Introducing the Toshiba Portege R835

With the deluge of ultrabooks stemming from Intel's initiative over the past few months, it's easy to forget ultraportables have been a part of the Windows PC landscape for quite some time. One of the unlikeliest sources was Toshiba; in 2010, a company that had been spending the last few years aggressively pursuing budget consumers produced a remarkably compelling ultraportable in the form of the Portege R700. We reviewed the R700 and found a lot to like, and Toshiba must have appreciated the notebook's excellent performance in both critical and commercial arenas.

Despite the steady march of progress with ultrabooks (due to get a shot in the arm soon with Ivy Bridge), Toshiba's Portege R700 hasn't gone untouched. Toshiba refreshed it with the R835, keeping the same basic chassis but enjoying the benefits of Sandy Bridge hardware and USB 3.0 connectivity. Forced to compete in a market with ultrabooks, the R835 strengthens the R700's value proposition with models starting at just $799 and featuring full voltage mobile processors from Intel while maintaining the same portable form factor.

Ultrabooks offer a healthy amount of performance in the sleekest of form factors, but sometimes end users just need a little more power and flexibility. Features that may have to be excised to hit that class can still be found in a notebook like the Portege R835, which enjoys all the comforts of a full-sized notebook without breaking your back...or the bank. Here's what our review unit came equipped with:

Toshiba Portege R835 Specifications
Processor Intel Core i5-2450M
(2x2.5GHz + HTT, Turbo to 3.1GHz, 32nm, 3MB L3, 35W)
Chipset Intel HM65
Memory 1x4GB Samsung DDR3-1333 and 1x2GB Samsung DDR3-1333 (Maximum 2x8GB)
Graphics Intel HD 3000 Graphics
(12 EUs, up to 1.3GHz)
Display 13.3" LED Glossy 16:9 768p
TOS5091
Hard Drive(s) Hitachi Travelstar 5K750 640GB 5400RPM SATA 3Gbps HDD
Optical Drive Matsushita DVD-RAM
Networking Intel WiFi Link 1000 802.11b/g/n
Intel 82579V Gigabit Ethernet
Audio Realtek ALC269 HD Audio
Stereo speakers
Headphone and mic jacks
Battery 6-Cell, 11.1V, 66Wh
Front Side -
Right Side SD Card Reader
Optical drive
Headphone and mic jacks
USB 3.0
Ethernet
Left Side AC adaptor
Exhaust vent
VGA
eSATA/USB 2.0 combo port
USB 2.0
HDMI
Back Side -
Operating System Windows 7 Home Premium 64-bit SP1
Dimensions 12.4" x 0.72-1.05" x 8.94" (WxHxD)
315mm x 18-27mm x 227mm
Weight 3.2 lbs
1.45kg
Extras Webcam
USB 3.0
Warranty 1-year limited
Pricing Starts at $799
As configured: $849

Just from the dimensions and weight you can tell the R835 isn't really that much bigger than an ultrabook would be, but Toshiba outfits it with a full voltage Intel Core i5-2450M, a latter day incremental update from the i5-2430M (100MHz higher base and turbo) for Sandy Bridge released early this year. Alternately, the i5-2450M is comparable to the older i5-2520M, but has slightly lower (100MHz) turbo clock speeds. Attached to the i5's memory controller is 6GB of DDR3-1333; realistically the only difference between our review unit and the base level R835 is the extra 2GB of memory and $50 on the price tag. I wouldn't expect the boost in memory to impact performance greatly, particularly in our benchmarks, so prospective shoppers can probably steer clear and save some money buying the least expensive model.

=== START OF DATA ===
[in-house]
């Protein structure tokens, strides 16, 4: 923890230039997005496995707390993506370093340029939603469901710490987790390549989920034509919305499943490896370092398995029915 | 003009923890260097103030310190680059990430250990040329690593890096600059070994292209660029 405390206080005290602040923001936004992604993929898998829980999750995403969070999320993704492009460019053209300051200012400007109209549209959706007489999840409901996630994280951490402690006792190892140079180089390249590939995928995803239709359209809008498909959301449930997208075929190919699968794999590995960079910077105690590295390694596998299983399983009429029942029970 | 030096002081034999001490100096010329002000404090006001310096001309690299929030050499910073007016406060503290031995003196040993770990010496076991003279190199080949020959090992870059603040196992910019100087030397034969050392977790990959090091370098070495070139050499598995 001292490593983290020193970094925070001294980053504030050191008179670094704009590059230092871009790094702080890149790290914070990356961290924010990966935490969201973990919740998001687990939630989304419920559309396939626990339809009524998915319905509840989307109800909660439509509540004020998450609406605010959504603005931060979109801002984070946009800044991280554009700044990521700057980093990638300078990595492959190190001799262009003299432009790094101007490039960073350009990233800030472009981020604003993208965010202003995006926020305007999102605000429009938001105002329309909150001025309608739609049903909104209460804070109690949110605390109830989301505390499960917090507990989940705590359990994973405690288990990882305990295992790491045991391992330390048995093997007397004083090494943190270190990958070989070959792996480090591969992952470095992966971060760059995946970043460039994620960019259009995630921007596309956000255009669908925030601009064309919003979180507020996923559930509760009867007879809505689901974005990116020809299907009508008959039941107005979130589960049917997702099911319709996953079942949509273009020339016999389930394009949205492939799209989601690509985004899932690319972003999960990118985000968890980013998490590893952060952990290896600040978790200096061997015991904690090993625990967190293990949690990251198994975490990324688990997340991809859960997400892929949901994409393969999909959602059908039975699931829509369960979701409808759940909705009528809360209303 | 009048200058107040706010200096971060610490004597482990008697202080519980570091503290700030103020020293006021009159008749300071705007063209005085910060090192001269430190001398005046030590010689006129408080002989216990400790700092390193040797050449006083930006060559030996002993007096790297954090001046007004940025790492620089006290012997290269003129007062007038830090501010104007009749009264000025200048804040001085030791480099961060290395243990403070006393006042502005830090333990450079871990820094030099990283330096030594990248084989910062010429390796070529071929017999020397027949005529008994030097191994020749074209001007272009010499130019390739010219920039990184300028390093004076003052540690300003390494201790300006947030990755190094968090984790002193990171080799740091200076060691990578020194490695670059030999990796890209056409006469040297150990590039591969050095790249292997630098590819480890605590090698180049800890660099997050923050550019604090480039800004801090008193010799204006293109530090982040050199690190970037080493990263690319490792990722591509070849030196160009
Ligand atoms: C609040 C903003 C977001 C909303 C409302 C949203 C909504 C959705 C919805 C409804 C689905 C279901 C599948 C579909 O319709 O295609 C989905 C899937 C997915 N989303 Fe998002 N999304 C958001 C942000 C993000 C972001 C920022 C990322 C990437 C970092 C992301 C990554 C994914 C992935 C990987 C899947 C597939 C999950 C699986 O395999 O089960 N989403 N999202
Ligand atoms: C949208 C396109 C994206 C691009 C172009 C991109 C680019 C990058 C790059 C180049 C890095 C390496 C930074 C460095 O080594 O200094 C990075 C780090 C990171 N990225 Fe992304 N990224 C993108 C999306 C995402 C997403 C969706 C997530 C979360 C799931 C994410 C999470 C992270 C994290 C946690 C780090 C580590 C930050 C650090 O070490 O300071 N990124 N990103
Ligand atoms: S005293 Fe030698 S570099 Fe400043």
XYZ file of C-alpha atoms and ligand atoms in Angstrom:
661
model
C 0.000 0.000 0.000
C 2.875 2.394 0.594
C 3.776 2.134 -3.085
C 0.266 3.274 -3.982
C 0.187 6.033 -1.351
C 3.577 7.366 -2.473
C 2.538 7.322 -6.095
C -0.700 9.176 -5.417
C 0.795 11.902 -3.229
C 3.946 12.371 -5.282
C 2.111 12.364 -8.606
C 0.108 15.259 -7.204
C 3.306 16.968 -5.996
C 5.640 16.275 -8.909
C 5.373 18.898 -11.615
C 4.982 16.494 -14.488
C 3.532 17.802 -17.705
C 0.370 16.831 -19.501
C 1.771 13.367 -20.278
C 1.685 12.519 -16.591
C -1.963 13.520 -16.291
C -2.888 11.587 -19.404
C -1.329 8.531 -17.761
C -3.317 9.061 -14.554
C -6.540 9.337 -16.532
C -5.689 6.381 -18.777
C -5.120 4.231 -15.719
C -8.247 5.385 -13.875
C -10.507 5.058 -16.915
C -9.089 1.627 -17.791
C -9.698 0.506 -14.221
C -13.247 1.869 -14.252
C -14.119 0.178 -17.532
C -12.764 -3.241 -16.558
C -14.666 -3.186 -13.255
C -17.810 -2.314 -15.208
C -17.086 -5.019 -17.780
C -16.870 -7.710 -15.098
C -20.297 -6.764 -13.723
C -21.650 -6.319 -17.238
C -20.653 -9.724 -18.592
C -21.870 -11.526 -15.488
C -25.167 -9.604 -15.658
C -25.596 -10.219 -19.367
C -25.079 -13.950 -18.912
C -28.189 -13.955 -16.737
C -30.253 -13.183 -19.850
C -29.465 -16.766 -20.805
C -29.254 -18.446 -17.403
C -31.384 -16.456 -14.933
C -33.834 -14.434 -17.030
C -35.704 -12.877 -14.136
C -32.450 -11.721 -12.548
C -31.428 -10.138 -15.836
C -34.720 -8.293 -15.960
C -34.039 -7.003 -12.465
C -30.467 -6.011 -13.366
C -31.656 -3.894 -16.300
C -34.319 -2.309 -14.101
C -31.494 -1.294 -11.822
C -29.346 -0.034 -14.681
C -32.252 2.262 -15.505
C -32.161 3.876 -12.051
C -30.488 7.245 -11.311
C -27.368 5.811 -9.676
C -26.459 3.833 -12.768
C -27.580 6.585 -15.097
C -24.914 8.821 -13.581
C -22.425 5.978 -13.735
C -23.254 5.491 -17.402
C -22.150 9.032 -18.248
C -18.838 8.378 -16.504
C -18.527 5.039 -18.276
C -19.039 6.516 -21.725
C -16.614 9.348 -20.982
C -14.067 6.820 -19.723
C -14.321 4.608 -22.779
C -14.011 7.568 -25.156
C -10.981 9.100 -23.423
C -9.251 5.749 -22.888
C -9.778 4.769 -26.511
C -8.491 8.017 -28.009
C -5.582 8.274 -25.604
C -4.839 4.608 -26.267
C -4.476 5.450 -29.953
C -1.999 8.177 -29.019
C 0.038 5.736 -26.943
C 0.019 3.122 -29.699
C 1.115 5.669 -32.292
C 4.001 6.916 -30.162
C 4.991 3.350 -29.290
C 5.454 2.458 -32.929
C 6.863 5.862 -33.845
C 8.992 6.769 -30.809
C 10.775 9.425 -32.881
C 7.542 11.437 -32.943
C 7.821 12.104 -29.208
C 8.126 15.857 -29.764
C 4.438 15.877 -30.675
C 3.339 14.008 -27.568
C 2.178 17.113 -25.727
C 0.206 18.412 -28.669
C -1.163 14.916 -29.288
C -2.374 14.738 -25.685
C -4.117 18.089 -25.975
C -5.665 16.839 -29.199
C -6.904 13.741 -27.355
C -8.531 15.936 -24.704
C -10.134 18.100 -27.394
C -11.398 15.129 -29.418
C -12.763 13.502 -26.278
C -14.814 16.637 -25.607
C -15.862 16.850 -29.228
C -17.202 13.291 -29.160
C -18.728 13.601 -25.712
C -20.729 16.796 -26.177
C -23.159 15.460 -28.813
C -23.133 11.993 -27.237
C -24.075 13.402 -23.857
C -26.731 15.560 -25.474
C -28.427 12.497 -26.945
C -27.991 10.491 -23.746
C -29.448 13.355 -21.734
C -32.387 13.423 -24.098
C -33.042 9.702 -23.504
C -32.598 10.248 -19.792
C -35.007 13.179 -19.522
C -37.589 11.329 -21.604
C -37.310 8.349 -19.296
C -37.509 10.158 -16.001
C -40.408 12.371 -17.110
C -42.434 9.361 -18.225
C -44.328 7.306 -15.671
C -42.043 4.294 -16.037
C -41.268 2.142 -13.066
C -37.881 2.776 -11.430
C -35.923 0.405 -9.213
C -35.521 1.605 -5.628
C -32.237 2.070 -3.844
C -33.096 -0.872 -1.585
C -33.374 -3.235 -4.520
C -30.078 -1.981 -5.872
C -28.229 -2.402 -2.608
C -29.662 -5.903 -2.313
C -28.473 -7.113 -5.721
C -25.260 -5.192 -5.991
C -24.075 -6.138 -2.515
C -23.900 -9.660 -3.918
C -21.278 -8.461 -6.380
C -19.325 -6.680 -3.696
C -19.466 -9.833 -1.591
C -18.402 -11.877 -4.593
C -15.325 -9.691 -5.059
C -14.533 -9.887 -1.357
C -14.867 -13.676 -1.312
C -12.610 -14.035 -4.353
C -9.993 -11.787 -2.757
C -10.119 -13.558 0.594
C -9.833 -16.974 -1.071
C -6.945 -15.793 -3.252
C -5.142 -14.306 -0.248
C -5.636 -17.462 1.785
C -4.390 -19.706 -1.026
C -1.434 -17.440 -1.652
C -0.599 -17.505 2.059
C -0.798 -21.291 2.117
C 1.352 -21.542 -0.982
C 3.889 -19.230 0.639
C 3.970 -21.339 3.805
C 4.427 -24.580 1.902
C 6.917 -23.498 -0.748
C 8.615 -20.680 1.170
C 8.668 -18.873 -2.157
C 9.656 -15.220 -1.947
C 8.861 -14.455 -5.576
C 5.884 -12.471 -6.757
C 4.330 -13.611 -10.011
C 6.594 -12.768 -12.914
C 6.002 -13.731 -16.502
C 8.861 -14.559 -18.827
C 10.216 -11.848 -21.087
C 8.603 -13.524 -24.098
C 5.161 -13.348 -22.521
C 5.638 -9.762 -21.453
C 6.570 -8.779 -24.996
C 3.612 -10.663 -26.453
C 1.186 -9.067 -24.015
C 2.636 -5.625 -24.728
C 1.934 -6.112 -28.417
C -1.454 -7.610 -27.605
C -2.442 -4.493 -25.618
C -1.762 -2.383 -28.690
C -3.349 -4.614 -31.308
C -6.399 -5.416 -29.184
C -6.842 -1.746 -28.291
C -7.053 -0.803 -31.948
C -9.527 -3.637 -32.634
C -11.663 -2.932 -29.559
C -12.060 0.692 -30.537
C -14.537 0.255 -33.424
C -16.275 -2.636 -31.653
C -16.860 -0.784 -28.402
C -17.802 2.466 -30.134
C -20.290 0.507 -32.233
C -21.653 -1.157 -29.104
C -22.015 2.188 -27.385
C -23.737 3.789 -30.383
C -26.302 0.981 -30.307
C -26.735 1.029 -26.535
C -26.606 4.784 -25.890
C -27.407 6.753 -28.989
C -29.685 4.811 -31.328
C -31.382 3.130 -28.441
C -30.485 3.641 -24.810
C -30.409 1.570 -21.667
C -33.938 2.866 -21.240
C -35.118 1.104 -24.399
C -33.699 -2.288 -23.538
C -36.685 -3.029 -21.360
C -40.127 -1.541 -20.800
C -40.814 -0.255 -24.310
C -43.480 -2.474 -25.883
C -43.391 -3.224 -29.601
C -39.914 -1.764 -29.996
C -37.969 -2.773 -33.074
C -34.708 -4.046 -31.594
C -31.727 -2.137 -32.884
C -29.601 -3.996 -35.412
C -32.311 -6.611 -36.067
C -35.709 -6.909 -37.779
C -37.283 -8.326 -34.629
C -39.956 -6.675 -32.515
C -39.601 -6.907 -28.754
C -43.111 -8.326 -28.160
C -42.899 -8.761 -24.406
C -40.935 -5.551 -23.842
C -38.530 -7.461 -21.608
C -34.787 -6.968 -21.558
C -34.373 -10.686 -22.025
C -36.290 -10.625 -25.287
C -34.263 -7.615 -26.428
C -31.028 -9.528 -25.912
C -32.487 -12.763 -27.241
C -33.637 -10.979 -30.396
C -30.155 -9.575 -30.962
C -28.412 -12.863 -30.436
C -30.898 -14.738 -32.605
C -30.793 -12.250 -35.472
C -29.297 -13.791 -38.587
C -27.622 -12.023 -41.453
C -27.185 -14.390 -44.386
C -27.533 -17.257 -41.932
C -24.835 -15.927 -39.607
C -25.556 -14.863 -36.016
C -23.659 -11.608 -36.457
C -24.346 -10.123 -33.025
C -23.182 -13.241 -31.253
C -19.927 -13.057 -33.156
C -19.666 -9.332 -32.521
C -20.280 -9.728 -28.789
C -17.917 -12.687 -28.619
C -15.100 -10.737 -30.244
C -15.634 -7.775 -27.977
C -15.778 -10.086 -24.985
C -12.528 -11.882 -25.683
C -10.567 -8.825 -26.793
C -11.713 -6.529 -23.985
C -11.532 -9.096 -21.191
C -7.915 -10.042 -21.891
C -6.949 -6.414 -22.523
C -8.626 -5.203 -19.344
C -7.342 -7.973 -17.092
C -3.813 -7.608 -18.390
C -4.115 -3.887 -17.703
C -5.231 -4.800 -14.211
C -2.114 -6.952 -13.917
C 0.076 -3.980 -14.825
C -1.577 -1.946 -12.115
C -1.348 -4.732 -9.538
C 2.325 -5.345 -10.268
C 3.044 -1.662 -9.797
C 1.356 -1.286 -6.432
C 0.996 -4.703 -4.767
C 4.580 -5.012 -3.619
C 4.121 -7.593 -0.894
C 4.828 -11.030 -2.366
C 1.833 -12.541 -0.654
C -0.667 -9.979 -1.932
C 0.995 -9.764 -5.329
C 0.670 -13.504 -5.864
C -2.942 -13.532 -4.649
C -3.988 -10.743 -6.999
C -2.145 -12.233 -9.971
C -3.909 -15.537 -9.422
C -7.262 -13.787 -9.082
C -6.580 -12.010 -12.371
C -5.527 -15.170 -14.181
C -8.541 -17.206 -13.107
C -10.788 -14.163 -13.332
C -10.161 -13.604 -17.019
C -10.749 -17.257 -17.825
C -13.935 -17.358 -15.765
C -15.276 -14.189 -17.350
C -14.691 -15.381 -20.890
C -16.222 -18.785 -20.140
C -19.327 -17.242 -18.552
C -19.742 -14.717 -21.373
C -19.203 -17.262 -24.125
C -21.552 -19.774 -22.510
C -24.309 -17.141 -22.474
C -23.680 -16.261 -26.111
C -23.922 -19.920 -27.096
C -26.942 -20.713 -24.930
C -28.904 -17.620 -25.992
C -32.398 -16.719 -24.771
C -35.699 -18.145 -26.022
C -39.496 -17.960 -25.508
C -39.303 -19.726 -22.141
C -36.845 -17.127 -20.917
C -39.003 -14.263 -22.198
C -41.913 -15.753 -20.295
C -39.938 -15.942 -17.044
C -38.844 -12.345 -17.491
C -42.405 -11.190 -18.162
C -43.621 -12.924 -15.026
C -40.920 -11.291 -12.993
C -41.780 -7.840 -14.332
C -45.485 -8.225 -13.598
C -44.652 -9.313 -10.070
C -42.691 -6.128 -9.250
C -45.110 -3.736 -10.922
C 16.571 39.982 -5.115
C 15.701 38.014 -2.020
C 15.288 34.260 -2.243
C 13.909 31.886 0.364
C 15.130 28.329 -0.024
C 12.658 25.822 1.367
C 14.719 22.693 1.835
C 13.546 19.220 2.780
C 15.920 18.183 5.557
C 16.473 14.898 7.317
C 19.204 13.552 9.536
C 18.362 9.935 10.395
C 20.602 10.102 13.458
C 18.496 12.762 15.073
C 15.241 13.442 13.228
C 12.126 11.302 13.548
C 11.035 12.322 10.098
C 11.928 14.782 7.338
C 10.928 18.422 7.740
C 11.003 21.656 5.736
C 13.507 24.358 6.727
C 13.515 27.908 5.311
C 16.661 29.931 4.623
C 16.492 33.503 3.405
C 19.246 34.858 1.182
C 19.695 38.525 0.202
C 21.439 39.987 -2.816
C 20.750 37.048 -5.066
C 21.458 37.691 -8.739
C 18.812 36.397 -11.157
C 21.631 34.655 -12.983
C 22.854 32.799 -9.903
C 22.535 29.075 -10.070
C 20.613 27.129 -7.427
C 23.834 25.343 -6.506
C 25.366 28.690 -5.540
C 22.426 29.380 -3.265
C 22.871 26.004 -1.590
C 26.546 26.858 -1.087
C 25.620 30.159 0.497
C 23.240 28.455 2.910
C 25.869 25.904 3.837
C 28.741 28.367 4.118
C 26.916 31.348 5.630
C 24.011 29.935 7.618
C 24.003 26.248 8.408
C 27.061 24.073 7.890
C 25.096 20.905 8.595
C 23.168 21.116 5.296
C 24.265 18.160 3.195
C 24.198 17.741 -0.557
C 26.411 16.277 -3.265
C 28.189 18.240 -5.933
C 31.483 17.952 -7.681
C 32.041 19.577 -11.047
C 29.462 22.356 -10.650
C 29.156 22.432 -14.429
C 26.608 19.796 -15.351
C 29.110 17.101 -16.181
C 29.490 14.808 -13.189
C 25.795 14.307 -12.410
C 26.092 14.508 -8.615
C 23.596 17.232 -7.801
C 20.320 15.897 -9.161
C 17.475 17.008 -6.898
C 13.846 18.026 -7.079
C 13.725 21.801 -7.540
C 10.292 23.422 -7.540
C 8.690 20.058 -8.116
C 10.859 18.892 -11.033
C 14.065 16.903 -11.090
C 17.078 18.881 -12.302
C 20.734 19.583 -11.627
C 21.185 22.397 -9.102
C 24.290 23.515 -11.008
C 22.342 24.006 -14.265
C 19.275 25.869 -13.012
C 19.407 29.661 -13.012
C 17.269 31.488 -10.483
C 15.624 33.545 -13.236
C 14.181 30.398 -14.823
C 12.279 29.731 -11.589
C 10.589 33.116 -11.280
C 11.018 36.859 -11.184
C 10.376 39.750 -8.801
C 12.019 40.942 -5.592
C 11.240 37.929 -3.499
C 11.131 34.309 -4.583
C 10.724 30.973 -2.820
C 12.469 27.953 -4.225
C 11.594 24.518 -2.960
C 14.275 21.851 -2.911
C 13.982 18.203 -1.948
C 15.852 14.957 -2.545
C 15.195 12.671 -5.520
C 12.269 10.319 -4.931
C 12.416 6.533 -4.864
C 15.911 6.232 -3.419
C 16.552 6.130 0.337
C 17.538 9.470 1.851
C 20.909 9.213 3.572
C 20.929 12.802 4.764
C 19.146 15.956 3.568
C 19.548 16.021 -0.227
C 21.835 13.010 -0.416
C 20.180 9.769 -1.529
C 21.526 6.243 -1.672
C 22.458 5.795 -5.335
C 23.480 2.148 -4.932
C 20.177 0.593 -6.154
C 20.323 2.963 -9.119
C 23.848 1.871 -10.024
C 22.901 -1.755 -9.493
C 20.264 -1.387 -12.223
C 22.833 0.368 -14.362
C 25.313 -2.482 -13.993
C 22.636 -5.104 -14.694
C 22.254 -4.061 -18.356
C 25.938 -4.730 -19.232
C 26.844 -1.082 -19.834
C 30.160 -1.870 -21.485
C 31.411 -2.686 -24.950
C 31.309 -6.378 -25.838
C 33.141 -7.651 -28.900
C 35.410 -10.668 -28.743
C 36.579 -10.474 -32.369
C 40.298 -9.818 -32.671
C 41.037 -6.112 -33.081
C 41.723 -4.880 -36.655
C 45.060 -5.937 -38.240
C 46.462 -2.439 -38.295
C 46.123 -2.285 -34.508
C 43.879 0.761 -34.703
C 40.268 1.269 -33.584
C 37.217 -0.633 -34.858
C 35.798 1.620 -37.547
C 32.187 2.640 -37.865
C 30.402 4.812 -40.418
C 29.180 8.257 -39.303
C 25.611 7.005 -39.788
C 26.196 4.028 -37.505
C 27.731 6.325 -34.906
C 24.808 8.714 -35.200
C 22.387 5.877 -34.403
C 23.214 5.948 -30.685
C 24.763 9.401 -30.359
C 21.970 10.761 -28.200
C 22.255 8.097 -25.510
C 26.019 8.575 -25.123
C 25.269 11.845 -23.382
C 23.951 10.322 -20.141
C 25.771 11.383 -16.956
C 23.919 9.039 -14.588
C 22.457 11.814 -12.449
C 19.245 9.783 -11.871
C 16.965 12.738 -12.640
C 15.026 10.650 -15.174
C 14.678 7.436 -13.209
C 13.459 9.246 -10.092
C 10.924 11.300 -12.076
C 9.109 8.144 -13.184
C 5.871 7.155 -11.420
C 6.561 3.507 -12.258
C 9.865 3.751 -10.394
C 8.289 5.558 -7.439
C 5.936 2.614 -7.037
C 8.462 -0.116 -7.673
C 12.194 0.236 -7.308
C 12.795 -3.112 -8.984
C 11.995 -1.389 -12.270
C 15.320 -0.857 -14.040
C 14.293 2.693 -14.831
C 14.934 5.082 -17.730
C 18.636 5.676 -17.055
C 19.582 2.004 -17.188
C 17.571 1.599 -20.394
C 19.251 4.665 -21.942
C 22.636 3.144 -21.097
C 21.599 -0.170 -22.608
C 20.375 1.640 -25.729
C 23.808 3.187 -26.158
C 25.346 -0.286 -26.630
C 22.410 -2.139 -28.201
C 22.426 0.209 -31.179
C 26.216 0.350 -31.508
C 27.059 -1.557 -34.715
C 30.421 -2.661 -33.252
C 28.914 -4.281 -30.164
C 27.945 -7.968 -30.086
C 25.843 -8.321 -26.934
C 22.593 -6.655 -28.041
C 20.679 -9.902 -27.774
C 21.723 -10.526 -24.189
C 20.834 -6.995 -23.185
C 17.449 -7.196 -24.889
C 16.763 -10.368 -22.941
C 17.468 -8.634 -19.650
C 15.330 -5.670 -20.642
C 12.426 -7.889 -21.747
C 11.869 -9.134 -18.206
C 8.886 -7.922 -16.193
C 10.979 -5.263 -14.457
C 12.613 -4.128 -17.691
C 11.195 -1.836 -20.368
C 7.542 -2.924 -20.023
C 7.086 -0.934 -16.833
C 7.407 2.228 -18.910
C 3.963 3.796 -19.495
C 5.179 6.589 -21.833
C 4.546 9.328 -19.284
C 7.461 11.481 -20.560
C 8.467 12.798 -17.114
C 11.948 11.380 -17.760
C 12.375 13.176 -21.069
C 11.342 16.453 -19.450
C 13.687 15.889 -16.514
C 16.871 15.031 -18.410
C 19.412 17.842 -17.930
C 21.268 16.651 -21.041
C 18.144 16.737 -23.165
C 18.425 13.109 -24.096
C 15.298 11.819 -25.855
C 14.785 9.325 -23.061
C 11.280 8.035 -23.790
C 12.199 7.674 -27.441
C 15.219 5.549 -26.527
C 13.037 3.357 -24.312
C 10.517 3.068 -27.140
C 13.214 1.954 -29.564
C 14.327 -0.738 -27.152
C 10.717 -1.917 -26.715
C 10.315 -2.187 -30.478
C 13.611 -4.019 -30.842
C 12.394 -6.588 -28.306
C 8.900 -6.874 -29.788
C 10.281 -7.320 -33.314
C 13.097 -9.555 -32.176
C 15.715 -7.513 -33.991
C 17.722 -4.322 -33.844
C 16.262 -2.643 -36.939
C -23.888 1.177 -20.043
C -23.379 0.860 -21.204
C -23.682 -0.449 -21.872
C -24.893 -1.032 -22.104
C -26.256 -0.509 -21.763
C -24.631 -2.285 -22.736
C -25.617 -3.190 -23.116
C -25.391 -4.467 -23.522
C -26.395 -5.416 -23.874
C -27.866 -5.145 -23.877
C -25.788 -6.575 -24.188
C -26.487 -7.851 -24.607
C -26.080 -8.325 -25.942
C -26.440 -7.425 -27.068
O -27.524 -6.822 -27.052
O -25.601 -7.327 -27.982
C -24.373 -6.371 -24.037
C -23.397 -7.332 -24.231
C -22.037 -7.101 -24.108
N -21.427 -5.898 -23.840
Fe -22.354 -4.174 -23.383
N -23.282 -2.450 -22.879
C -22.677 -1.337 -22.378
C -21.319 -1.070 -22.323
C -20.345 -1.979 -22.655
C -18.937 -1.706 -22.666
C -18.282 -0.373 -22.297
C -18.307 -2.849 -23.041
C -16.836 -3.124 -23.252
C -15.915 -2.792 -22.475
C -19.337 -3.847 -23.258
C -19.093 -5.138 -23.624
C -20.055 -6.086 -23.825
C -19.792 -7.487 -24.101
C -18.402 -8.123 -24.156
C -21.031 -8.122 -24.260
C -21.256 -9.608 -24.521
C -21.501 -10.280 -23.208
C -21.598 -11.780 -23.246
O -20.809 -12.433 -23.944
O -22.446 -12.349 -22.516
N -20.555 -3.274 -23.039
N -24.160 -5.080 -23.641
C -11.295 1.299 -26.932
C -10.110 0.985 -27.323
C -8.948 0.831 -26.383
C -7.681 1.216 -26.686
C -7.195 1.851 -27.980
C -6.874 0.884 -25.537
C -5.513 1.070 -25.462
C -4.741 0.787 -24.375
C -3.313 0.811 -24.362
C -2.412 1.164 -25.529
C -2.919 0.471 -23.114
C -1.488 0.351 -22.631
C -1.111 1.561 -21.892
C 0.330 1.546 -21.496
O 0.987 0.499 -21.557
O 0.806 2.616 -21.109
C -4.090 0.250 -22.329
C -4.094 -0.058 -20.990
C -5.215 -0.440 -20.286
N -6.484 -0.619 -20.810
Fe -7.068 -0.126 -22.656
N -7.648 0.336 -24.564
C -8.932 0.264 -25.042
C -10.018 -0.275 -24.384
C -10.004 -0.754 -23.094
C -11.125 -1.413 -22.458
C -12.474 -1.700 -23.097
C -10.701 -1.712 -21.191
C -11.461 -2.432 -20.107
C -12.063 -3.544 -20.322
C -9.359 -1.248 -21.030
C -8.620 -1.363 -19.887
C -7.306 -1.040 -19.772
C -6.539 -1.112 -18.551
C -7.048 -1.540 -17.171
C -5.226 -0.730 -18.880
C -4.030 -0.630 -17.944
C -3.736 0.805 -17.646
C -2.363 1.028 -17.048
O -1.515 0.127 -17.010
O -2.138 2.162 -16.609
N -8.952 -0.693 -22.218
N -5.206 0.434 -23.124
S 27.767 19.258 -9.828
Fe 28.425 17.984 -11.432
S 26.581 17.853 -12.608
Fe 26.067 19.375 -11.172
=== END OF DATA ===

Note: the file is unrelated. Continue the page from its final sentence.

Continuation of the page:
What should attract some attention is the relic sitting in the 2.5" drive bay. We get a lot of higher end systems in for review, and with the push for ultrabooks we've gotten so used to seeing SSDs in notebooks that it's surprising to see a mechanical hard disk in a machine, much less one as slow as the 640GB, 5400RPM drive by Hitachi that occupies the R835. Thankfully it's user replaceable, but using a slower drive is a shock to the system when you've been playing with machines that come equipped with SSDs.

One of the major points where the Portege R835 sets itself apart is the inclusion of an optical drive. While the optical drives in my notebooks very seldom see use, I can recognize enough situations where one can be useful that it's easy to understand why someone might be willing to sacrifice a little bit of extra carrying weight just to get that perk included.

Everything else is pretty much par for the course, although it's nice to see a 66Wh battery standard in the Portege R835 instead of a smaller capacity one. This is usually one of the first places major vendors shave costs for consumer notebooks, and while 66Wh isn't mind-blowing, it's healthy enough to keep the R835 on its legs for a while. Other than the lack of an SSD and a stock voltage CPU (not that that's a bad thing), the only area where the Portege fails to achieve ultrabook status is in thickness: it's about 0.2" too thick at the back.

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  • Arkive - Monday, April 02, 2012 - link

    While you might be right that the average user might buy a lower end laptop, the bulk of Anandtech readers do not fall into that category I don't think. Most folks here are power users and will generally shell out a little more money for a laptop than the average user, so in this case, I think focusing on $1,000+ laptops makes sense for the site. Reply
  • dananski - Friday, March 30, 2012 - link

    I don't think it's right to say "you're doing it wrong" if your computer doesn't boot up quickly from HDD. People have different requirements and I expect yours are quite minimal, allowing you to reduce startup programs and clutter and get a decent experience from a relatively slow drive. Other people will need quicker access to more/heavier applications.

    Mind you, I agree the storage/price ratio will put many standard users off. I managed to get a laptop with both a smallish, nippy SSD and a slow but spacious HDD for the best of both worlds, but very few companies seem to offer that.